A Passion for Online Safety, Part 2

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After overviewing the (ISC)2 Safe and Secure Online program in Part 1, Peter Berlich interviews one of its leading lights

Julie Franz Peeler is director of the (ISC)2 Foundation, (ISC)2’s charitable arm, established in 2011 to manage Safe and Secure Online as one of three of the organization’s charitable endeavors. She works out of (ISC)2’s global headquarters in Clearwater, Florida, USA. Like many who work at (ISC)², she has an international background, originally coming from Germany. I recently got the opportunity to meet her at an (ISC)2 event in Du¨sseldorf.

The Director: Responding to the Need

Peeler’s career has featured jobs as a kindergarten teacher, in corporate marketing for global Fortune 500 companies and managing large, volunteer-driven endeavors. She joined the (ISC)2 Foundation as its inaugural director, managing its formation and growth, and securing its existence through a consistent fundraising effort.

Much of Peeler’s job is related to tasks that might seem boring at first: administration, quality assurance, licensing, providing resources and fundraising – lots of paperwork. But there is plenty of reward for her effort. She is consistently amazed every time she talks to volunteers who “have a passion deep in their bones. These people have been carrying an idea for a long time, before they knew there were programs like Safe and Secure Online. They are often willing to work tenaciously for years. I know some who have given more than 100 presentations.”

Peeler says that, for many volunteers, their work is its own reward. An afternoon in the classroom will change a person’s entire outlook. Volunteers receive appreciation from teachers, parents and pupils, and are seen as role models. They might even expose children to a possible career and show them how they could become security leaders in the future.

The main beneficiaries are not the volunteers, but school children, their parents and other caregivers. When a Safe and Secure Online presentation is given, conversations start happening in the classroom. Children open up, reveal what they are doing online and often disclose personal incidents. These conversations can involve very personal narratives like bullying, risky behavior or exposure to people they don’t know. It’s not unusual for these instances to lead to a school or parent taking further steps that open up the possibility for a child to cope with what he or she is experiencing. The children eagerly let volunteers know what they are doing to take more control over the risks they face.

“The Foundation has become a conduit through which our members and industry can touch society and have a real impact”Julie Franz Peeler, Director, (ISC)2 Foundation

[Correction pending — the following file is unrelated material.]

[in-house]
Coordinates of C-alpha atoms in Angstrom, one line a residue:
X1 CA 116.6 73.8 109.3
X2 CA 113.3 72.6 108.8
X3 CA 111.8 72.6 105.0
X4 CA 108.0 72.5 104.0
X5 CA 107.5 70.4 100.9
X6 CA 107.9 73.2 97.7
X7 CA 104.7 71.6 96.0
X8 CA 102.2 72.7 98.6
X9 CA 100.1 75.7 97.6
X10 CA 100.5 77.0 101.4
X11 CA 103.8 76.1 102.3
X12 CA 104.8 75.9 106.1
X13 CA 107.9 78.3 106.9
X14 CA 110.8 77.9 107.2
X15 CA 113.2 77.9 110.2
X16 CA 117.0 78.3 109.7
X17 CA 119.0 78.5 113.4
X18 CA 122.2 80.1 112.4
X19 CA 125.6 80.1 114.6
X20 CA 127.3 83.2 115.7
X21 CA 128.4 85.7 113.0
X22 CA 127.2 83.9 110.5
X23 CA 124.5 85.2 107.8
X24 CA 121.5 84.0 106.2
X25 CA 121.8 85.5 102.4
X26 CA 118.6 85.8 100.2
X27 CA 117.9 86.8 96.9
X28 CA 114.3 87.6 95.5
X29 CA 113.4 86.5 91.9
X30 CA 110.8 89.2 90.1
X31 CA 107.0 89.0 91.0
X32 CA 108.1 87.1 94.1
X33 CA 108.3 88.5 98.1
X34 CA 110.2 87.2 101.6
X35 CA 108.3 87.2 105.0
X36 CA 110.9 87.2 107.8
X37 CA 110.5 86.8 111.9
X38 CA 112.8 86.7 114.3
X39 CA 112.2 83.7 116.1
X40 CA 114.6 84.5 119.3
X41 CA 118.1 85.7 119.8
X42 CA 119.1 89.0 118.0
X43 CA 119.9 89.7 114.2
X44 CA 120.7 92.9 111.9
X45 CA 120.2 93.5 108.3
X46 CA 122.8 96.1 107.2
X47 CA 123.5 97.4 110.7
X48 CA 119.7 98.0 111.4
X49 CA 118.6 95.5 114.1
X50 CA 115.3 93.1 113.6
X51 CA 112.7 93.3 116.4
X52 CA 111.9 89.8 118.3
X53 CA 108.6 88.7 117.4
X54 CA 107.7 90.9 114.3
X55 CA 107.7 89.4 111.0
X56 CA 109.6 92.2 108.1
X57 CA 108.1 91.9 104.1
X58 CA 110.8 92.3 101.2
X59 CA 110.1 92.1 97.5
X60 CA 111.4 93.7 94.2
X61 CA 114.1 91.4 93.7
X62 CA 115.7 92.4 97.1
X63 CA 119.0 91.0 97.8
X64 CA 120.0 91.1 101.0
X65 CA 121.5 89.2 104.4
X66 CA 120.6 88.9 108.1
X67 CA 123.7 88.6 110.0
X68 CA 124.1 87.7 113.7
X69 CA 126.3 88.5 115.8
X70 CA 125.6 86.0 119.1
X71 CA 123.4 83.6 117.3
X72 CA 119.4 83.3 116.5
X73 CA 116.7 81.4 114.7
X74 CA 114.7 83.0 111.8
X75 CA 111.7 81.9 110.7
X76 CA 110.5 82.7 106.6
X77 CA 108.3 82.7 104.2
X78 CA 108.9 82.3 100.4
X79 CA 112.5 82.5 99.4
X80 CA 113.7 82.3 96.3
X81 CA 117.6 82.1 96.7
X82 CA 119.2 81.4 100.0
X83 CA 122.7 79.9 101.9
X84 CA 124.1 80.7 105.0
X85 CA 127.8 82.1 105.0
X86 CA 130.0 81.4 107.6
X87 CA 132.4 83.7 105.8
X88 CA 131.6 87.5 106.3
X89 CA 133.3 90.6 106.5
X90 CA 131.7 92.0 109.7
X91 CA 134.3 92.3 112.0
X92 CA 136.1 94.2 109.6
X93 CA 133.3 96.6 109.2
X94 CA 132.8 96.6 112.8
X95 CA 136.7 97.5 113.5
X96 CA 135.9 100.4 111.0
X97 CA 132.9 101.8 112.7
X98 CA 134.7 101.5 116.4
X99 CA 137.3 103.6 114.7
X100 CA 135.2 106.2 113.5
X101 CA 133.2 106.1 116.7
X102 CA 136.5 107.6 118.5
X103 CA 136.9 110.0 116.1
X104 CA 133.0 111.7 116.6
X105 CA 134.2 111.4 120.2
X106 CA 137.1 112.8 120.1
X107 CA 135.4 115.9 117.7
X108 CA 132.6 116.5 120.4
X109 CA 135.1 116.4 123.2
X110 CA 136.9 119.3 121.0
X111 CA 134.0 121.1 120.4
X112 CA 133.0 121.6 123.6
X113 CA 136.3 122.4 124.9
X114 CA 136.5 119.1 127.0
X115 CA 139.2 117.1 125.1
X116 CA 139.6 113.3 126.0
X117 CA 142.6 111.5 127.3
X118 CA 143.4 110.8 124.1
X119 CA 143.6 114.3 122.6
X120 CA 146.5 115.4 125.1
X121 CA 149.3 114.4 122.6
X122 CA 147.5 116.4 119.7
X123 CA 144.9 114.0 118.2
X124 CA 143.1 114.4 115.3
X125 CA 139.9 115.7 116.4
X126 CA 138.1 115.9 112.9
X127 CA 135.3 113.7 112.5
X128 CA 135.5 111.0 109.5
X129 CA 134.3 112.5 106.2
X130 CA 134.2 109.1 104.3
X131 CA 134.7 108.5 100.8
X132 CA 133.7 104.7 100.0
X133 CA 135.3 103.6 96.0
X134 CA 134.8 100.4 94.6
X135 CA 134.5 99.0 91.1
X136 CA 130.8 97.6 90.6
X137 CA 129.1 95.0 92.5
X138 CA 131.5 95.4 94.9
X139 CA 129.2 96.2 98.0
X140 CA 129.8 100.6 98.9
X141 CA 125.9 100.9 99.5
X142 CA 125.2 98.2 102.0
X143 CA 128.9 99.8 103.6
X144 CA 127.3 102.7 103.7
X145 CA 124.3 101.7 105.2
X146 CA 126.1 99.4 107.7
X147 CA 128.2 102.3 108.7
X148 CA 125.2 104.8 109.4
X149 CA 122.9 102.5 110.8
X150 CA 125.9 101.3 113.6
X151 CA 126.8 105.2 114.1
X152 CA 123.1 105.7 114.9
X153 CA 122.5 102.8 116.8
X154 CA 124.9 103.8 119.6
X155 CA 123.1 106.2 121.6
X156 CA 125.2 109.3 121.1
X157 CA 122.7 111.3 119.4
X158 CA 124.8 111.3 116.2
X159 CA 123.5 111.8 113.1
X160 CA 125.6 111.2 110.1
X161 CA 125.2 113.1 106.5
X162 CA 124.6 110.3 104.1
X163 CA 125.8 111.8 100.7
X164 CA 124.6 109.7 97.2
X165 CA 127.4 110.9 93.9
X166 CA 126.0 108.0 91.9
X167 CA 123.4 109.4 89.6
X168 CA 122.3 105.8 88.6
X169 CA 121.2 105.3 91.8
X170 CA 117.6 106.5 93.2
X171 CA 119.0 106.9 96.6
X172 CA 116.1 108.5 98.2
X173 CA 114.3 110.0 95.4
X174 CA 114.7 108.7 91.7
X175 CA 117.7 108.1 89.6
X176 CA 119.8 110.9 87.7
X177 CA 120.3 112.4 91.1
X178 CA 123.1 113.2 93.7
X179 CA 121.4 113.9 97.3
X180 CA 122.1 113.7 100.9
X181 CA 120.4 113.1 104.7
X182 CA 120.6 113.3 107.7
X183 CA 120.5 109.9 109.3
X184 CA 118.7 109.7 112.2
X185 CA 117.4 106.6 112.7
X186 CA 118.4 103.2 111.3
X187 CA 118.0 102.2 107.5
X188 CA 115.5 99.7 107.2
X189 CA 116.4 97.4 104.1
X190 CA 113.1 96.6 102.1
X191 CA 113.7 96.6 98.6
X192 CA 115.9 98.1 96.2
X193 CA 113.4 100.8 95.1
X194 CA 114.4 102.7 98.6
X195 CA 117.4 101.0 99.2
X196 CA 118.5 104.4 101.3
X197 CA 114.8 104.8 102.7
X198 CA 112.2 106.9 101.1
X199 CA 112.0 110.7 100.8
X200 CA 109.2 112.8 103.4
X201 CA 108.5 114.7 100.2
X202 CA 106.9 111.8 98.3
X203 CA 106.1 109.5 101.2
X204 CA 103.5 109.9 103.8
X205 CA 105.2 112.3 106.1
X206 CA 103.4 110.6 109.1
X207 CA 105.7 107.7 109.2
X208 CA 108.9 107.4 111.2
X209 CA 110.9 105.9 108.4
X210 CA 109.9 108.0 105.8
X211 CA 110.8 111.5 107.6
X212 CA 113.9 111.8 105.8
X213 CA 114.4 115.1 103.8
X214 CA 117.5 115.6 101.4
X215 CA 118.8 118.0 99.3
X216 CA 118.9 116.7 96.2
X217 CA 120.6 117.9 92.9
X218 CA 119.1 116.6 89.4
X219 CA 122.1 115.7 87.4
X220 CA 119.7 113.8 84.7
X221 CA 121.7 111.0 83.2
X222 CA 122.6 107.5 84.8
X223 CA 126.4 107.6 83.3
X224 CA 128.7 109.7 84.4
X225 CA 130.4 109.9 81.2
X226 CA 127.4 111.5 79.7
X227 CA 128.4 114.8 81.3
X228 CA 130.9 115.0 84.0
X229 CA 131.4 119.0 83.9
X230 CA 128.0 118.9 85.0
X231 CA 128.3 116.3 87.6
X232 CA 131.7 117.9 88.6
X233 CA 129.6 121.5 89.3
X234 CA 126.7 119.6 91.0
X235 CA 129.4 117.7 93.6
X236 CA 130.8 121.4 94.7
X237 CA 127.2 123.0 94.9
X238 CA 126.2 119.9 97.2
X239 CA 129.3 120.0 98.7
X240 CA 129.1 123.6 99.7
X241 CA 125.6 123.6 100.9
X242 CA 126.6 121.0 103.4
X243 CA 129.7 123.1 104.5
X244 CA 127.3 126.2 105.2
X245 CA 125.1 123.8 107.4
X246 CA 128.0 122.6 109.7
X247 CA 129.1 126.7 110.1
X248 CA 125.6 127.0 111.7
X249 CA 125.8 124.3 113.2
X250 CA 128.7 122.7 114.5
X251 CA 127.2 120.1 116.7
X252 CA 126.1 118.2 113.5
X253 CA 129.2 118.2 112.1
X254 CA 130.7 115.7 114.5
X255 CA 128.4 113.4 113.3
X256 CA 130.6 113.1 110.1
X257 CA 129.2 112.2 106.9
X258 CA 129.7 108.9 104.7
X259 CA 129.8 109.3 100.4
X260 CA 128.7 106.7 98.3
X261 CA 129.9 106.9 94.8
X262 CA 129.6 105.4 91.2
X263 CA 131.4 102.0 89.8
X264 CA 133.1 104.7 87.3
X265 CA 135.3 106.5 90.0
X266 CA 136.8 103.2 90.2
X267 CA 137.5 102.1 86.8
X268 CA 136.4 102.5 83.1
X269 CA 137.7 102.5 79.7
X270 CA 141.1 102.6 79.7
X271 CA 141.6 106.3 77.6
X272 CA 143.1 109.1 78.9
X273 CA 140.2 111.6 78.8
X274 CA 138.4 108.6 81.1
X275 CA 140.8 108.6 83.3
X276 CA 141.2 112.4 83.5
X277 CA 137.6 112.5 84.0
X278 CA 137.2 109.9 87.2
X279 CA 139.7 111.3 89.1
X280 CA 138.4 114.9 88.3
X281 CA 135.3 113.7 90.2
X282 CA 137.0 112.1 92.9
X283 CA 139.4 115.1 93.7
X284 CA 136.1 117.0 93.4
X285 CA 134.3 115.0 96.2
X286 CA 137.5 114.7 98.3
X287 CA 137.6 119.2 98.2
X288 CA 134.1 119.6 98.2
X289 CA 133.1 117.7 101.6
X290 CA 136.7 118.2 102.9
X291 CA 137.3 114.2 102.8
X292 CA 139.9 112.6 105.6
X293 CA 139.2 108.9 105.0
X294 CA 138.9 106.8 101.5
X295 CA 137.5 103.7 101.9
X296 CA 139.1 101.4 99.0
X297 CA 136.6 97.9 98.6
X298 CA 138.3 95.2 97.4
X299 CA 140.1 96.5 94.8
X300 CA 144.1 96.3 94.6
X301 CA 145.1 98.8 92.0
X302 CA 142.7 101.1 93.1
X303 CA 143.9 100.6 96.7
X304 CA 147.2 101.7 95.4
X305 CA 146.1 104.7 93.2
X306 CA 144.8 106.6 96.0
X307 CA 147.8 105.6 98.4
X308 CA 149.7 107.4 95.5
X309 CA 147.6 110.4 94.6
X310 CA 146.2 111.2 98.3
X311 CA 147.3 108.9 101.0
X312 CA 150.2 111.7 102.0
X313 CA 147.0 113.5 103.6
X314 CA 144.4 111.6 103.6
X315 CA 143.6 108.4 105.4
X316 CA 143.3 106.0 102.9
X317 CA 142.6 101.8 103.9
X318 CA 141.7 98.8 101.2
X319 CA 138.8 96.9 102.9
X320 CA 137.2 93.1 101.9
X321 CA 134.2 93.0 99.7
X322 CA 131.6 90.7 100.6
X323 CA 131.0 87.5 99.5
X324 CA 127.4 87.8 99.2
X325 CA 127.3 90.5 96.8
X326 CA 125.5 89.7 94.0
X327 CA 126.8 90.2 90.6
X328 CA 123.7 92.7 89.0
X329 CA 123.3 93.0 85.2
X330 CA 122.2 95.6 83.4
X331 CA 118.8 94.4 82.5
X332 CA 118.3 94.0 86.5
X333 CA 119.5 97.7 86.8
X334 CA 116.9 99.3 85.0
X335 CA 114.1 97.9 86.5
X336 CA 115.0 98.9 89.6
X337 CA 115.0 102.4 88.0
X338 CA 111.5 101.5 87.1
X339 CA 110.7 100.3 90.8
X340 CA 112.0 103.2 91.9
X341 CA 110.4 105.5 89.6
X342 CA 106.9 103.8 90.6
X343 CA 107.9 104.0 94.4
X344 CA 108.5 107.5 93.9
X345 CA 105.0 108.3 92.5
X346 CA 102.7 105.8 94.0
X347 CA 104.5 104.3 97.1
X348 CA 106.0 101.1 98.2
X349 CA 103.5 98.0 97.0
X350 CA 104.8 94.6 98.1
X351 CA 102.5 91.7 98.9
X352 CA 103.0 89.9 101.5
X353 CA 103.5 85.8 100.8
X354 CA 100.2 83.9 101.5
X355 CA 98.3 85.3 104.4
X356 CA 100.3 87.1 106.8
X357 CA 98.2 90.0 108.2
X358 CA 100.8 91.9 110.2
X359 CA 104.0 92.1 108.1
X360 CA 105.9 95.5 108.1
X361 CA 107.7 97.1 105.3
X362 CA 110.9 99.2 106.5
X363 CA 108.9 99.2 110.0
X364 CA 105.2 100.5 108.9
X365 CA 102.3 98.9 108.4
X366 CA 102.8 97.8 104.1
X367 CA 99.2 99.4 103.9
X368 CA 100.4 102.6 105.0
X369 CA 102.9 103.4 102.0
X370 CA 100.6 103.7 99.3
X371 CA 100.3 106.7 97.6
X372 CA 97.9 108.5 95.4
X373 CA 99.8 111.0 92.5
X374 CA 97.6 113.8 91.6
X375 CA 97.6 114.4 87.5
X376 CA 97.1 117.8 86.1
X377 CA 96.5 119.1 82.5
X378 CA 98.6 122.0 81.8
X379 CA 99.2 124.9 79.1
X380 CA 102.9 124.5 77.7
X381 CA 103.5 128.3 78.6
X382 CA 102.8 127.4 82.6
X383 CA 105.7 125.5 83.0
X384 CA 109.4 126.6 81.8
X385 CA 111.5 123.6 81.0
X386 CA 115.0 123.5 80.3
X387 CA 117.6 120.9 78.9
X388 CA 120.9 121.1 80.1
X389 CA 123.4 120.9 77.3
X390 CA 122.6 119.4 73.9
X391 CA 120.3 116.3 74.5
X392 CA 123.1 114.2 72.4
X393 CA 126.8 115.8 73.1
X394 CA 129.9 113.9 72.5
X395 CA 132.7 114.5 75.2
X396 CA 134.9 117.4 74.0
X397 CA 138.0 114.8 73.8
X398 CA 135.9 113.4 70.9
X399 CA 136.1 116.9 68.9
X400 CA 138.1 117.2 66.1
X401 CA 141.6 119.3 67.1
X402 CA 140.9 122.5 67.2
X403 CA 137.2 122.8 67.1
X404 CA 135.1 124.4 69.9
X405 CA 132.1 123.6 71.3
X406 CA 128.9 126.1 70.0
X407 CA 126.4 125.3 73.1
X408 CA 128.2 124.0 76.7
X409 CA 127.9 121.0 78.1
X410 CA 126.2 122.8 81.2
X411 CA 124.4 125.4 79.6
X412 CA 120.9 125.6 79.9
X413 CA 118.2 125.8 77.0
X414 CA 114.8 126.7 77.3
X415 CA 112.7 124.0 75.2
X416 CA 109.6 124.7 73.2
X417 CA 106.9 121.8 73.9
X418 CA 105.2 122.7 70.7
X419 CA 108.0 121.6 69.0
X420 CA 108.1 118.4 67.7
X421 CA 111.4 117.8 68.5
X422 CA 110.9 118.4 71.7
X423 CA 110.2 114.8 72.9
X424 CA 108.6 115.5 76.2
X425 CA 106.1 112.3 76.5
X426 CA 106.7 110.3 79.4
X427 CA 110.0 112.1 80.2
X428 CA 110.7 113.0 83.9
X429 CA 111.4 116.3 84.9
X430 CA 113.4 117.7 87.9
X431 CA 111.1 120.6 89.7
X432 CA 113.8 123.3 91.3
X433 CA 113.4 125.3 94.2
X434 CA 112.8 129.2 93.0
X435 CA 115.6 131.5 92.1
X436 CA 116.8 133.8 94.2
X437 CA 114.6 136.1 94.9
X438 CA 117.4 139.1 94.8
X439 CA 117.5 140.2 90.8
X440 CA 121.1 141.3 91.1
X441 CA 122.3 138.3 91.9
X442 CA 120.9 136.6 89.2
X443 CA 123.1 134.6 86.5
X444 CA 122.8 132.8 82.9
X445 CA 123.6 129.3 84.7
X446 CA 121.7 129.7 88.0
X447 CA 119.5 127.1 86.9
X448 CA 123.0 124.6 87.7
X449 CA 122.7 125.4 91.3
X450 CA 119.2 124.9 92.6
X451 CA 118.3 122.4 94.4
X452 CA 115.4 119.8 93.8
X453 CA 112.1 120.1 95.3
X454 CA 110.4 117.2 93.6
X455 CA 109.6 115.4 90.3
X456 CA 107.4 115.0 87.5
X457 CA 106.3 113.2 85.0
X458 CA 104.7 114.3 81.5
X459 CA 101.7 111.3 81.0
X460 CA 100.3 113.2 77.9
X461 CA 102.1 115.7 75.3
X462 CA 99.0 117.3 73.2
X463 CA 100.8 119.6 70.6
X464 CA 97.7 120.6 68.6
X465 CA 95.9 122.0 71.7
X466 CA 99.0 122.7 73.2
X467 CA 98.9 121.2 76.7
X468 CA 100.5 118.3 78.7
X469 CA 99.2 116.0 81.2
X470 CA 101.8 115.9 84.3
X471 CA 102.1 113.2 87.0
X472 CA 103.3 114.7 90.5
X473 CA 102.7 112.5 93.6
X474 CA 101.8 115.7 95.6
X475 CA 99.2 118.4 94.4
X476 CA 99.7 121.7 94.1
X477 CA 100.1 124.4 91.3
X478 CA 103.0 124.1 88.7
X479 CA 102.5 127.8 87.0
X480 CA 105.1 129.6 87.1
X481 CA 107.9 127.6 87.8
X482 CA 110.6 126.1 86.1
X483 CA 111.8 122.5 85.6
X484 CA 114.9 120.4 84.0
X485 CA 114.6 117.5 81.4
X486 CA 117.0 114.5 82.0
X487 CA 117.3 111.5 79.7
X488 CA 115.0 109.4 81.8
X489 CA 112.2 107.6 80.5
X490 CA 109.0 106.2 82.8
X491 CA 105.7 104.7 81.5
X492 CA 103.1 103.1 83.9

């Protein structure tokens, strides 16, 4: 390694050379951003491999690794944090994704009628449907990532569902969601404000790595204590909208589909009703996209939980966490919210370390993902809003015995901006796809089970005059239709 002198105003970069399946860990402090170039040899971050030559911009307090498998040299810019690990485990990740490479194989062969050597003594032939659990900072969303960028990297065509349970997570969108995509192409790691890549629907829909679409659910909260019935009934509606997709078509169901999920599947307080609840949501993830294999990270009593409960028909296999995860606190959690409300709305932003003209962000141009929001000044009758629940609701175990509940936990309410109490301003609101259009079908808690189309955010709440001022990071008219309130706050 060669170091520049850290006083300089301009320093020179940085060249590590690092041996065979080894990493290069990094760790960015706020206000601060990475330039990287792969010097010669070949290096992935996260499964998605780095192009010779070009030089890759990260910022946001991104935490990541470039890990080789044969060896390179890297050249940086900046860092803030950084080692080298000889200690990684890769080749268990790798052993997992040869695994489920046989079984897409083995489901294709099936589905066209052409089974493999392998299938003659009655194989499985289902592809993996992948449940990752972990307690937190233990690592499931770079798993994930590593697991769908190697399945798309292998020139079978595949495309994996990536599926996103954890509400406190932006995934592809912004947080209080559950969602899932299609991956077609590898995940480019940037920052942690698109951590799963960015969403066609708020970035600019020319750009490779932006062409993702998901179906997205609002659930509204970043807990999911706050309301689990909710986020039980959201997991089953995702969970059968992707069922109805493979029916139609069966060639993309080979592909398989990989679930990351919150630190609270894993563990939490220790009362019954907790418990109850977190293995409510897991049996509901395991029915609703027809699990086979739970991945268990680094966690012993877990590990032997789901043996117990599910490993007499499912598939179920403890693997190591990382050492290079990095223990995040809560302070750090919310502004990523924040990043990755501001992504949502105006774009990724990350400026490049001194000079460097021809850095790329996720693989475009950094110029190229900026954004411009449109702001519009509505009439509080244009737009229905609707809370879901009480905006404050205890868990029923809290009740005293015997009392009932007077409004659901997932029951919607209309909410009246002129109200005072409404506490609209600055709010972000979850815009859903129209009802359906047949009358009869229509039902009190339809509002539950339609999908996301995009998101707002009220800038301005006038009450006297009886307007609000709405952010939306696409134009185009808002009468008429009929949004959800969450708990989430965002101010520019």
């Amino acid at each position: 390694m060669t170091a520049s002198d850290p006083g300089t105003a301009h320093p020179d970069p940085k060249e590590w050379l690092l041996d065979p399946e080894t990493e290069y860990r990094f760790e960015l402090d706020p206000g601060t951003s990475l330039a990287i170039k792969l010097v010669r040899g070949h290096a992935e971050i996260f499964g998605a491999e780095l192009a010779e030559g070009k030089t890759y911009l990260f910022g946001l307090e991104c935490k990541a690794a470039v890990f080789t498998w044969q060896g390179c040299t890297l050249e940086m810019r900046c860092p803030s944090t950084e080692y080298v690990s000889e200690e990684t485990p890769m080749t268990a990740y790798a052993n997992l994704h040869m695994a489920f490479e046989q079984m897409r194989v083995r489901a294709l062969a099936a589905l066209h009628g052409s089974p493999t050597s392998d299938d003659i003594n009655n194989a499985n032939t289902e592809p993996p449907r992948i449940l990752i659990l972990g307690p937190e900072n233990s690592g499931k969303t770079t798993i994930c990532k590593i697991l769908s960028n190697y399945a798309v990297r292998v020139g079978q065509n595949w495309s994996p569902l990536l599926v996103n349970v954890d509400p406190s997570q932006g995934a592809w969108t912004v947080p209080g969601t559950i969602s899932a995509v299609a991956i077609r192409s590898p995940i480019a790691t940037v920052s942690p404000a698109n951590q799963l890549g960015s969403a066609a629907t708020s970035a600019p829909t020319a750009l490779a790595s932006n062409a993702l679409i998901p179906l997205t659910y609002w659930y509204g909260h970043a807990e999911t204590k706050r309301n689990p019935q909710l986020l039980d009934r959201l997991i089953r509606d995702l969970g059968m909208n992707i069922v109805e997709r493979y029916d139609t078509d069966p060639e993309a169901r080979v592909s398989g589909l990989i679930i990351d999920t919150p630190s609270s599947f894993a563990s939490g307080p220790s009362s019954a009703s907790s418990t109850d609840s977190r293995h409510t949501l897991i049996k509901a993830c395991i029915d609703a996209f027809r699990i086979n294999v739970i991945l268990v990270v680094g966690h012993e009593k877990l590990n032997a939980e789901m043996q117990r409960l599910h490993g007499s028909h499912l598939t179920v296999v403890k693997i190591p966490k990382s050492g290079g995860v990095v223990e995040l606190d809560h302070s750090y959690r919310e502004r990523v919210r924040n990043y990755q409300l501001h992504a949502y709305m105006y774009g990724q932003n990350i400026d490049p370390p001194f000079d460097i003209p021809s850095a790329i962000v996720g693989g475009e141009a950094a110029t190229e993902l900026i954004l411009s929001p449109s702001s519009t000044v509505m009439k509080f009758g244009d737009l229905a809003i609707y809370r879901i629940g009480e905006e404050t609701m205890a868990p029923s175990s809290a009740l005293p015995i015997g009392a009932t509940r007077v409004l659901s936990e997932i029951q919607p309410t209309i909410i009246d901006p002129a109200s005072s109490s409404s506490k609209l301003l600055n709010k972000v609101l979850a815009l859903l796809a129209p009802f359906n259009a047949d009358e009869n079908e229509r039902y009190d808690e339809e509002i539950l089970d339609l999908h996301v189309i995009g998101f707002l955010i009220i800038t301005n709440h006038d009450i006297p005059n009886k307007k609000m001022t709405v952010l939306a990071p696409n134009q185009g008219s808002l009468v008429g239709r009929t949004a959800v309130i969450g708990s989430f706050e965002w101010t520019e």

The Foundation funds support for volunteers, including the maintenance of presentations, training and support materials, often with additional support from a local (ISC)2 chapter. “The Foundation has become a conduit through which our members and industry can touch society and have a real impact,” Peeler says.

The Foundation also works to give schools trust and confidence in the people they invite into their schools, ensuring volunteers have police checks where they are expected, respect expectations around child safety, can handle disturbing disclosures, and are effective at communicating with children.

Until the Foundation was established, Safe and Secure Online had been run as a project in the UK where (ISC)2 established an alliance with Childnet International, an organization with teachers on its staff who could offer their experiences in working with pupils.

It wasn’t long before (ISC)2 members around the world wanted to do the same. Moving the initiative under the umbrella of the Foundation enabled better focus and more rigorous management of the sprawling demand for global outreach. Now Safe and Secure Online reaches children, parents, and teachers, with active members in Canada, Hong Kong, Ireland, Switzerland, the UK and the US. The next countries aiming to introduce the program locally are Austria and Germany. (ISC)2 member groups and chapters all over the world are also organizing efforts to get involved.

Looking to the future, the (ISC)² Foundation aims not only to extend reach by connecting to more corporate funding partners, but also to support these volunteers with a much needed capacity for innovation. For example, (ISC)2 does not have many members in Africa, but does have a huge demand for Safe and Secure Online presentations.  Given the proliferation of mobile networks, even in rural areas, internet access is common.

“Our mission is to secure children by leveraging members’ information security skills and knowledge,” Peeler says. “Classroom presentations are not the only way to accomplish this. It may require out of the box thinking – quite literally.”

This, she says, is happening in a coordinated way with volunteers around the world: “They will help more children to have a safe and secure online experience.”

Anyone interested in learning how to get involved today can learn more here.

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